Prathamesh Satpute

Quick overview of useful web technologies and frameworks....

Creating Modular Web App With One JavaScript and One CSS File by Using RequireJS and Almond

Have you ever stuck into the web application with lots of JavaScript, CSS files and keeping track of their order of loading then RequireJS will be of your help.

What is RequireJS ?

RequireJS is a module loading library for the javascript, which will improve the speed and quality of javascript code.

It also comes with a optimization tool r.js which combines related scripts together into build layers and minifies them via UglifyJS (the default) or Closure Compiler (an option when using Java), also it optimizes CSS by inlining CSS files referenced by @import and removing comments.

What is Almond ?

It’s a replacement AMD loader for RequireJS. It is a smaller “shim” loader, providing the minimal AMD API footprint that includes loader plugin support.

Problem

A normal web application normally have following script loading structure

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<script src="js/lib/jquery.js" type="text/javascript"></script>
<script src="js/lib/underscore.js" type="text/javascript"></script>
<script src="js/lib/backbone.js" type="text/javascript"></script>
<script src="js/models/todo.js" type="text/javascript"></script>
<script src="js/collections/todos.js" type="text/javascript"></script>
<script src="js/views/todoView.js" type="text/javascript"></script>
<script src="js/views/app.js" type="text/javascript"></script>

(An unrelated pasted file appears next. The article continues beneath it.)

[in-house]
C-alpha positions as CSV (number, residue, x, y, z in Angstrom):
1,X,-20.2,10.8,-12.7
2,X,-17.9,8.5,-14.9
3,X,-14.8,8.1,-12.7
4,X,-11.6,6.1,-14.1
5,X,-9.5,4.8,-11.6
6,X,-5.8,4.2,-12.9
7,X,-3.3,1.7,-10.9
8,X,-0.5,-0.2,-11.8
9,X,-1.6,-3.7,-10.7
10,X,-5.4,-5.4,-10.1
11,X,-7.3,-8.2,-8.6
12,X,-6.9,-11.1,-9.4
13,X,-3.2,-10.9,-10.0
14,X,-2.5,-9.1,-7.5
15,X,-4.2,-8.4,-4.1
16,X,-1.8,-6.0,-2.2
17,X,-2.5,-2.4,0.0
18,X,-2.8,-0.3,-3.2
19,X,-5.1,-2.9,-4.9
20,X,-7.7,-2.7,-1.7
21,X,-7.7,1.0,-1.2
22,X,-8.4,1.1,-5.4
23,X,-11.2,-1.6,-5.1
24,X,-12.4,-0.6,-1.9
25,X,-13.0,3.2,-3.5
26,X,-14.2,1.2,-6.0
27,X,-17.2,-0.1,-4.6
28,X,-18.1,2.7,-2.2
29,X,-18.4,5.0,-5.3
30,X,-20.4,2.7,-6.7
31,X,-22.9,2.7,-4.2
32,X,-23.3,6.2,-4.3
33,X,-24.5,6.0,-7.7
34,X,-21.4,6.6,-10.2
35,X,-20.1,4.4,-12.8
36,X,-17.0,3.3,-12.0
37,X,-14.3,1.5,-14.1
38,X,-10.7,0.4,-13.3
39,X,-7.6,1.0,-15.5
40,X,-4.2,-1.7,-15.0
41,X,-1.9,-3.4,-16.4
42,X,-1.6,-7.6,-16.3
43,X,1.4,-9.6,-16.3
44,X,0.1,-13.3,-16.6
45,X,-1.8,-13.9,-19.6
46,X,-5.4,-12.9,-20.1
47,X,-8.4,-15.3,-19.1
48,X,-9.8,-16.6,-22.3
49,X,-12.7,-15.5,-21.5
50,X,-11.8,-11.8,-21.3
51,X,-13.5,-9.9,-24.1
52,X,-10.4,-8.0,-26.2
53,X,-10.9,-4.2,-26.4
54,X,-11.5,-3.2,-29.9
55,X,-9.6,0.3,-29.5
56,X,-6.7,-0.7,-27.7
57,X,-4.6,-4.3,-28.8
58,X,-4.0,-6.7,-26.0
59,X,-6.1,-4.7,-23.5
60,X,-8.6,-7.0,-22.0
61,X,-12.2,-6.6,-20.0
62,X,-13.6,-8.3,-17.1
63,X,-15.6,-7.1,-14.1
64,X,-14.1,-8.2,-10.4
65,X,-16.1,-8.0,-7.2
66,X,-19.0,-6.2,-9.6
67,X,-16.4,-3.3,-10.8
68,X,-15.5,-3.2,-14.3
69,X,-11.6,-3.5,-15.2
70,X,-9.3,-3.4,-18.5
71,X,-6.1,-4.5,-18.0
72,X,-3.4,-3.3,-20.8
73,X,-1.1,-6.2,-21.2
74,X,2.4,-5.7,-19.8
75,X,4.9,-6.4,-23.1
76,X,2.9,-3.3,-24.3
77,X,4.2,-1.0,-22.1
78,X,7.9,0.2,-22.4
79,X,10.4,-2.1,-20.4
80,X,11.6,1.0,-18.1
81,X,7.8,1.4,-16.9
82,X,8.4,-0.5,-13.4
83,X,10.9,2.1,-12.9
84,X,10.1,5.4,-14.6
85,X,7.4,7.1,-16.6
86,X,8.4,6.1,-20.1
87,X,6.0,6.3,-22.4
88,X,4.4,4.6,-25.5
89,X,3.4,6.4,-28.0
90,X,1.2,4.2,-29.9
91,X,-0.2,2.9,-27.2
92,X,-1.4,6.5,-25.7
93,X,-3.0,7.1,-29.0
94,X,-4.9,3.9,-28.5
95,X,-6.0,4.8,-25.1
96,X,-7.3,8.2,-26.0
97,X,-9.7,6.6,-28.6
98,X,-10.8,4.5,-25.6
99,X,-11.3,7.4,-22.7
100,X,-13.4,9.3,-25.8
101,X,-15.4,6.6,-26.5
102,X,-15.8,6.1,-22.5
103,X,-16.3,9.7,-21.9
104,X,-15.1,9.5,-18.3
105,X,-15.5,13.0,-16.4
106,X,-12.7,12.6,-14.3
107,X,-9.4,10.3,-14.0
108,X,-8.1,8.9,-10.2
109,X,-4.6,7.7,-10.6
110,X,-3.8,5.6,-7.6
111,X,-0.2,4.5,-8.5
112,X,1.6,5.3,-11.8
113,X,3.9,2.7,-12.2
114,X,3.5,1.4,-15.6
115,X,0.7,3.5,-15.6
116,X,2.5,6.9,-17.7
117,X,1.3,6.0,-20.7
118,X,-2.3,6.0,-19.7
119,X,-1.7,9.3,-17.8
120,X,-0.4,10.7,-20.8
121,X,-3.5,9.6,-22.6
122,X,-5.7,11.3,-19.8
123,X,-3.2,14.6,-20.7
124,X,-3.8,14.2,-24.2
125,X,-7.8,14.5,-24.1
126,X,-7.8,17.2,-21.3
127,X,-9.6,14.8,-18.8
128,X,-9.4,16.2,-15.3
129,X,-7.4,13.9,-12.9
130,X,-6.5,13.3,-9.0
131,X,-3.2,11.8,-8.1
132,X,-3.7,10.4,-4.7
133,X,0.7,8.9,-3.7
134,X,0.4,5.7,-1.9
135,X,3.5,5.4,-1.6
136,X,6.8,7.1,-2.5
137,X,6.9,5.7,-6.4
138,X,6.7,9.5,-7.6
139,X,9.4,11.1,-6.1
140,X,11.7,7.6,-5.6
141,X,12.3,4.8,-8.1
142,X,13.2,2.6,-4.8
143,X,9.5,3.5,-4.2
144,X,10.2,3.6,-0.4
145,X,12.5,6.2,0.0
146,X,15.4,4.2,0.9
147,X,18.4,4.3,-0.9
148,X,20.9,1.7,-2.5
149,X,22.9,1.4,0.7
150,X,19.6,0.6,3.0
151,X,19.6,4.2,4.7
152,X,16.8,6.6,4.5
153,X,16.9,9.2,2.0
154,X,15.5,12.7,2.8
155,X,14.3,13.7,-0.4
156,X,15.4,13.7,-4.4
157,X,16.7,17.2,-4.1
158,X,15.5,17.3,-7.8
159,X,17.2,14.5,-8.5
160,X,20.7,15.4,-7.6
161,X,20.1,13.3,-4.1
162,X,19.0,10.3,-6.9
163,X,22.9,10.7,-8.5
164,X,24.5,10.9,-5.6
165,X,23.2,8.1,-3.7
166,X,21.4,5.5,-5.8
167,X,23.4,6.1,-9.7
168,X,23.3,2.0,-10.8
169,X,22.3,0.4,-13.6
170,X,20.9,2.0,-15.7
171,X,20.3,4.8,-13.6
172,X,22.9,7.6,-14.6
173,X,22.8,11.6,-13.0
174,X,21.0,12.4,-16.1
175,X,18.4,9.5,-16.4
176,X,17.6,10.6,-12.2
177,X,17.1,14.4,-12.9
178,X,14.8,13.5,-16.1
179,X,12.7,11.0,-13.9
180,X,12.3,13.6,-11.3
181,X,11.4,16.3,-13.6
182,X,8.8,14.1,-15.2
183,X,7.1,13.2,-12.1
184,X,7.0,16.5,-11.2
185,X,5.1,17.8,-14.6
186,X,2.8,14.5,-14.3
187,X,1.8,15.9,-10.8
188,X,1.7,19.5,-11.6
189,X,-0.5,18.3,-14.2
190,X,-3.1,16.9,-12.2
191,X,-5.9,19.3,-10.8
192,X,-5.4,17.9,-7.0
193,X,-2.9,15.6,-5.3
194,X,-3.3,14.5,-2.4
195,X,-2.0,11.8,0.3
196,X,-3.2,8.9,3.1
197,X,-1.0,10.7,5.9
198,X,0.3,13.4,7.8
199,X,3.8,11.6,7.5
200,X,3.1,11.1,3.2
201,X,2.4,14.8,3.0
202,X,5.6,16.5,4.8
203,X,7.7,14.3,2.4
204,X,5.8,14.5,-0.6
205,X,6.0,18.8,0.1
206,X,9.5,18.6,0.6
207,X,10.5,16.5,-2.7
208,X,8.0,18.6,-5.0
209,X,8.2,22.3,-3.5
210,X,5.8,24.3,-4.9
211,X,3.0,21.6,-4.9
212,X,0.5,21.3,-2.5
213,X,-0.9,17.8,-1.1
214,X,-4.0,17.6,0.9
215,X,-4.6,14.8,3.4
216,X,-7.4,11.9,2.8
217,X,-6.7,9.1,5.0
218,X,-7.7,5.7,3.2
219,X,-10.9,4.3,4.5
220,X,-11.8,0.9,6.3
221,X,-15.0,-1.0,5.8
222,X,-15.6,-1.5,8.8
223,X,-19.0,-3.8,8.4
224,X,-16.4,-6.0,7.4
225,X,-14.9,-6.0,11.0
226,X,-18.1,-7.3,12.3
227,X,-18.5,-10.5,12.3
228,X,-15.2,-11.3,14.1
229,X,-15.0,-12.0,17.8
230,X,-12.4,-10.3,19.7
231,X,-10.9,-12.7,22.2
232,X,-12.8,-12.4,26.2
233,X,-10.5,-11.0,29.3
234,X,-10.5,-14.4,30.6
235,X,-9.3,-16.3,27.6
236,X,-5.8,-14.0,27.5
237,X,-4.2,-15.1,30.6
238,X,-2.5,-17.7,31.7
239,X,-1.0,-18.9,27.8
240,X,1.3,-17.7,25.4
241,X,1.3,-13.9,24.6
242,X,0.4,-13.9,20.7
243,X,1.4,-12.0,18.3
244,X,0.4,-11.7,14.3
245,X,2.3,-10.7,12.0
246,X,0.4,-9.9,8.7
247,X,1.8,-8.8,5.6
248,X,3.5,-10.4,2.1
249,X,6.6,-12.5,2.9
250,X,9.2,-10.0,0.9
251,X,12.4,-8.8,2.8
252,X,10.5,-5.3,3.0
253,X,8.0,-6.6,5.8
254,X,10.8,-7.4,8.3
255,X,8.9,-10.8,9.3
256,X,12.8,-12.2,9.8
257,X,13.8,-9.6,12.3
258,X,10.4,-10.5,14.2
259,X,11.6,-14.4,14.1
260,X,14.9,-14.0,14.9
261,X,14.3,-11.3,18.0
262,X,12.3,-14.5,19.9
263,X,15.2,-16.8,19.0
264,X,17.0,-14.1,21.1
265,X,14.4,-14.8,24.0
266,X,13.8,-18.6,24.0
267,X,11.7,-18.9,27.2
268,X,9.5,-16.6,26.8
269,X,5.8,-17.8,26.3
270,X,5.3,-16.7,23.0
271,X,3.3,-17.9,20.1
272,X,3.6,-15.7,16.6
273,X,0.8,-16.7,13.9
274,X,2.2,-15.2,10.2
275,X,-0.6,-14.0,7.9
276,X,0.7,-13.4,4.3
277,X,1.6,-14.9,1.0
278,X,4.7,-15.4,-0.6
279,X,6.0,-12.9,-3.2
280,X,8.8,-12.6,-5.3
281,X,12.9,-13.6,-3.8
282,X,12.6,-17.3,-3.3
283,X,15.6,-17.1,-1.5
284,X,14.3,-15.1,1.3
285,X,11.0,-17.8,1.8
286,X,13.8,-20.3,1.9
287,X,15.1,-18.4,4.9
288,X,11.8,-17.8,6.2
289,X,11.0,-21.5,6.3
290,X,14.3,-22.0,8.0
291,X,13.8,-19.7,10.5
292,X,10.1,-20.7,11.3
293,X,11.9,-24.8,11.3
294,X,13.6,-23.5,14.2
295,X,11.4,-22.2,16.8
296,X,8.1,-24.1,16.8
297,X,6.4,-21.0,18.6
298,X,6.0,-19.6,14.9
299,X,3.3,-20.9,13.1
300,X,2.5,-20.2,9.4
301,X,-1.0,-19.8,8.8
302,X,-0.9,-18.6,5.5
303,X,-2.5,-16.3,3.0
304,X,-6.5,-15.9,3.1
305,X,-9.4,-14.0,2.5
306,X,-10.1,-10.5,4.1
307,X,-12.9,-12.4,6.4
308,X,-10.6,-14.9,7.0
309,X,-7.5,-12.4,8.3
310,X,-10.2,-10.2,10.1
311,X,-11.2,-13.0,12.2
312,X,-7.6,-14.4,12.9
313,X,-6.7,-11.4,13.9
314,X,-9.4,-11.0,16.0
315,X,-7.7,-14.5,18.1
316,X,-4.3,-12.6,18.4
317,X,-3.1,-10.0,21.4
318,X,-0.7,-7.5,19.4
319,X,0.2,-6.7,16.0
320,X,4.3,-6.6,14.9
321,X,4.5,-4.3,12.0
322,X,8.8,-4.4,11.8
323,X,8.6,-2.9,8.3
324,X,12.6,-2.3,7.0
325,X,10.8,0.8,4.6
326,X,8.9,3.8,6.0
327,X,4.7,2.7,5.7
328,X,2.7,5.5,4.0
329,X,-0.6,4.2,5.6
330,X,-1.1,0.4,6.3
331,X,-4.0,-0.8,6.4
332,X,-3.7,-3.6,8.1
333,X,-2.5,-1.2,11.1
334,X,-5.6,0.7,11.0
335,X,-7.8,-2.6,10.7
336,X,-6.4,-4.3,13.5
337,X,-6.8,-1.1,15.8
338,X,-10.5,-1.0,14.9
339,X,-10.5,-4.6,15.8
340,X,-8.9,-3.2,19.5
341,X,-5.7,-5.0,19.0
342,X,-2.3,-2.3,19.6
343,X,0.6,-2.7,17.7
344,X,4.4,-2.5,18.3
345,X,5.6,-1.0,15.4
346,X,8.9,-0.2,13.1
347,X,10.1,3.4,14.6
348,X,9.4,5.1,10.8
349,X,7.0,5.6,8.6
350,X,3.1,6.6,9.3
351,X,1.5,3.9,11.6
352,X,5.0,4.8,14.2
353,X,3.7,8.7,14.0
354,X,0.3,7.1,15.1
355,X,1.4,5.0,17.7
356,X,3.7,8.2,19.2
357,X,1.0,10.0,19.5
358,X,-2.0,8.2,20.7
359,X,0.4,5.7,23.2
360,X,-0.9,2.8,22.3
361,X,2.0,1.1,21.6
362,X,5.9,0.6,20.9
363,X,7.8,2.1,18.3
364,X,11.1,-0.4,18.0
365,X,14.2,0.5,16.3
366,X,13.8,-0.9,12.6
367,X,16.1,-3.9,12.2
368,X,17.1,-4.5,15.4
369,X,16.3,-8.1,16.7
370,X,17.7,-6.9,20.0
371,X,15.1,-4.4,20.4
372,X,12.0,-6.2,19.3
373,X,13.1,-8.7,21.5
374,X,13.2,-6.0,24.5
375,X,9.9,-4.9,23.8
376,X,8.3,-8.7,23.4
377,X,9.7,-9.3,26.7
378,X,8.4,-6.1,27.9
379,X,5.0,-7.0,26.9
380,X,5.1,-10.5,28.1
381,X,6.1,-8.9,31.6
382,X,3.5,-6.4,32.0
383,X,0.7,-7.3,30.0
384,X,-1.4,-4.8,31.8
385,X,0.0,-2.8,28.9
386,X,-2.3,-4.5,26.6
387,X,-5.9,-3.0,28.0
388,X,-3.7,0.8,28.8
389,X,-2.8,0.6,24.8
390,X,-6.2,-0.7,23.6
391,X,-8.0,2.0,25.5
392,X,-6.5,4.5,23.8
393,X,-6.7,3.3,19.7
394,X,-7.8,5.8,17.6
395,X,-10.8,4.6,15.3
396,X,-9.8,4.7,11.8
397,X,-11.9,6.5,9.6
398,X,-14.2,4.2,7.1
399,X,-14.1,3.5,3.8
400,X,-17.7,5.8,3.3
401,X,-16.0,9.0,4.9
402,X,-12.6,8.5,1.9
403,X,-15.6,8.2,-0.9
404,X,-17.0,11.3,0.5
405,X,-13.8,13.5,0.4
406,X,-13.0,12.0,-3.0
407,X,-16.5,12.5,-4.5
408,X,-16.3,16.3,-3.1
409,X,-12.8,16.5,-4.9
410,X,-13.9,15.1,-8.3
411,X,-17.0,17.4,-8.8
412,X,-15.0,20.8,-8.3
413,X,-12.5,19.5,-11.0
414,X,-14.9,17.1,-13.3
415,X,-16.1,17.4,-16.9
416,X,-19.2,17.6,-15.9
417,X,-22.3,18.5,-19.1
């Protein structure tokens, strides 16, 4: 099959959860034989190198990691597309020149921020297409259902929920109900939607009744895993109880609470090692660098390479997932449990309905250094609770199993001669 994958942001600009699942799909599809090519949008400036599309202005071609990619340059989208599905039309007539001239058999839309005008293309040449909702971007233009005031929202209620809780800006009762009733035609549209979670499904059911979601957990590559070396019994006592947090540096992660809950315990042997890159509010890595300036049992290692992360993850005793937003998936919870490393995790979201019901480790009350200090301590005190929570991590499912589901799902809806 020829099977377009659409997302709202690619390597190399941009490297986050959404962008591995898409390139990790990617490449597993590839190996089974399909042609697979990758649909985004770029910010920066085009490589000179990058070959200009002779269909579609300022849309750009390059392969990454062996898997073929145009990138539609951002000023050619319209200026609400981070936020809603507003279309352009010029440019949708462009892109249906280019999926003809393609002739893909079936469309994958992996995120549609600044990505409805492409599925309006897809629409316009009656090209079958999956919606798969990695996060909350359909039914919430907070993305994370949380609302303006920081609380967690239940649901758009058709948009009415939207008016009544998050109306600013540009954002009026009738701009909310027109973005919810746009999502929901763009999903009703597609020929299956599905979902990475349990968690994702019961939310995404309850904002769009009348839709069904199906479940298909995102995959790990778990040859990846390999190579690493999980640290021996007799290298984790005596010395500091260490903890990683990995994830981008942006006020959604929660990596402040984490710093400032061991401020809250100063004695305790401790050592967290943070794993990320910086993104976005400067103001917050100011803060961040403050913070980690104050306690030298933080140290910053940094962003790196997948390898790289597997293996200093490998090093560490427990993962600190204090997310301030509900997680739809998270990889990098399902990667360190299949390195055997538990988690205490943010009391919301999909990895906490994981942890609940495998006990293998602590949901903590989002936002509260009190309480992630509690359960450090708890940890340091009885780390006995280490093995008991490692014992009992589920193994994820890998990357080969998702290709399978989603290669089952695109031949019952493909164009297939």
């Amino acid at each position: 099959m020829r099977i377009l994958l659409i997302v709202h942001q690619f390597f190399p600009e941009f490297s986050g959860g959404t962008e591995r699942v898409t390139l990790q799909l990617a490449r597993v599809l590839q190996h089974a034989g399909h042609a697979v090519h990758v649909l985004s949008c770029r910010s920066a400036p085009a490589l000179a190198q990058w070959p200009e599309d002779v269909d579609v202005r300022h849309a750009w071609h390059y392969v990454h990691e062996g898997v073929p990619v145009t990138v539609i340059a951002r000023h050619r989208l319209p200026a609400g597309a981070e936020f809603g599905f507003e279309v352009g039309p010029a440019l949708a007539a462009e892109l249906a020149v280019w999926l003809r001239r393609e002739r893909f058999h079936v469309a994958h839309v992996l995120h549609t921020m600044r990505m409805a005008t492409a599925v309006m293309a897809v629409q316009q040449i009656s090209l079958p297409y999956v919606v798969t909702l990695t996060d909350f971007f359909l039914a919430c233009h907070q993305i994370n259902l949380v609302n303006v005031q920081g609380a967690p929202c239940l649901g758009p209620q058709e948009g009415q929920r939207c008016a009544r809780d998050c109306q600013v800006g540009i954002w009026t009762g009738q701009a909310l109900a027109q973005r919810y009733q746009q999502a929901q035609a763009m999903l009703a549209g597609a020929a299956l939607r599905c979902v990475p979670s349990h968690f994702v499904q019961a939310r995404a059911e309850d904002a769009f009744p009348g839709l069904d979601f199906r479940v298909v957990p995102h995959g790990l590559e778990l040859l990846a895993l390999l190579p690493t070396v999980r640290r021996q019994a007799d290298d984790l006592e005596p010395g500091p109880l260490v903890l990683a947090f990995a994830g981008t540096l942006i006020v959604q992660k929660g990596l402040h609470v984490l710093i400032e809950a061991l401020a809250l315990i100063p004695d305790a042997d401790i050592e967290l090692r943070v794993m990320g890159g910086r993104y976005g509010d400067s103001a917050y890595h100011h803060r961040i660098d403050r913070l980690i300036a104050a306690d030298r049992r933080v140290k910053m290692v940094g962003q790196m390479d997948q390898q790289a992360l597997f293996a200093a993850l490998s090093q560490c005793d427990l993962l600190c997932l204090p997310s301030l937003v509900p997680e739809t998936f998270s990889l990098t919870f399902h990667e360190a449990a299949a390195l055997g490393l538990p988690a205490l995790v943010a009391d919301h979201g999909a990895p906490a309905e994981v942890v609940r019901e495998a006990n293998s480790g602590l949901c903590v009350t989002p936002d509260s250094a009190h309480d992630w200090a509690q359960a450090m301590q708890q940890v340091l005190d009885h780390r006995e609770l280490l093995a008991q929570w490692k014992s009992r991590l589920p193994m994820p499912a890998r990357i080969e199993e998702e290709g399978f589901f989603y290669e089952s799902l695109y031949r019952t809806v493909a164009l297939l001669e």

which will lead into the multiple HTTP requests

requirejs-nrequests

Goal

Minimize the browser request to exactly 3 resources one HTML, one JavaScript and one CSS.

requirejs-3requests

To achieve this we need to understand how RequireJS load the JavaScript files.

Script Loading

RequireJS takes a different approach to script loading than traditional script tags. As mention on its site RequireJS goal is to encourage modular code.

RequireJS loads all code relative to a baseUrl. The baseUrl is normally set to the same directory as the script used in a data-main attribute for the top level script to load for a page or baseUrl can be set manually via the RequireJS config.

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<script data-main="scripts/main" src="scripts/require.js"></script>

And the main file with RequireJS configuration will look like this

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requirejs.config({
   // The shim config allows us to configure dependencies for
   // scripts that do not call define() to register a module
  shim: {
      underscore: {
          exports: '_'
      },
      backbone: {
          deps: ['underscore', 'jquery'],
          exports: 'Backbone'
      }
  },
  paths: {
      jquery: 'lib/jquery',
      underscore: 'lib/underscore',
      backbone: 'lib/backbone/backbone',
  }
});
// Start the main app logic.
require(['jquery', 'backbone', 'views/app'], function ($, Backbone, AppView) {
  // Initialize the application view
  new AppView();
});

Modules

Modules in RequireJS are an extension of the Module Pattern, with the benefit of not needing globals to refer to other modules. They can explicitly list their dependencies and get a handle on those dependencies without needing to refer to global objects, but instead receive the dependencies as arguments to the function that defines the module.

There should only be one module definition per file on disk. A sample module with dependency looks like this

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define(['jquery','underscore','backbone','collections/todos'],
function($, _, Backbone, Todos) {

  var AppView = Backbone.View.extend({
      el: '#todo',
      events: {
          'click #addTodo': 'newTodo'
      },
      initialize: function () {...},
      render: function () {...},
      newTodo: function () {...}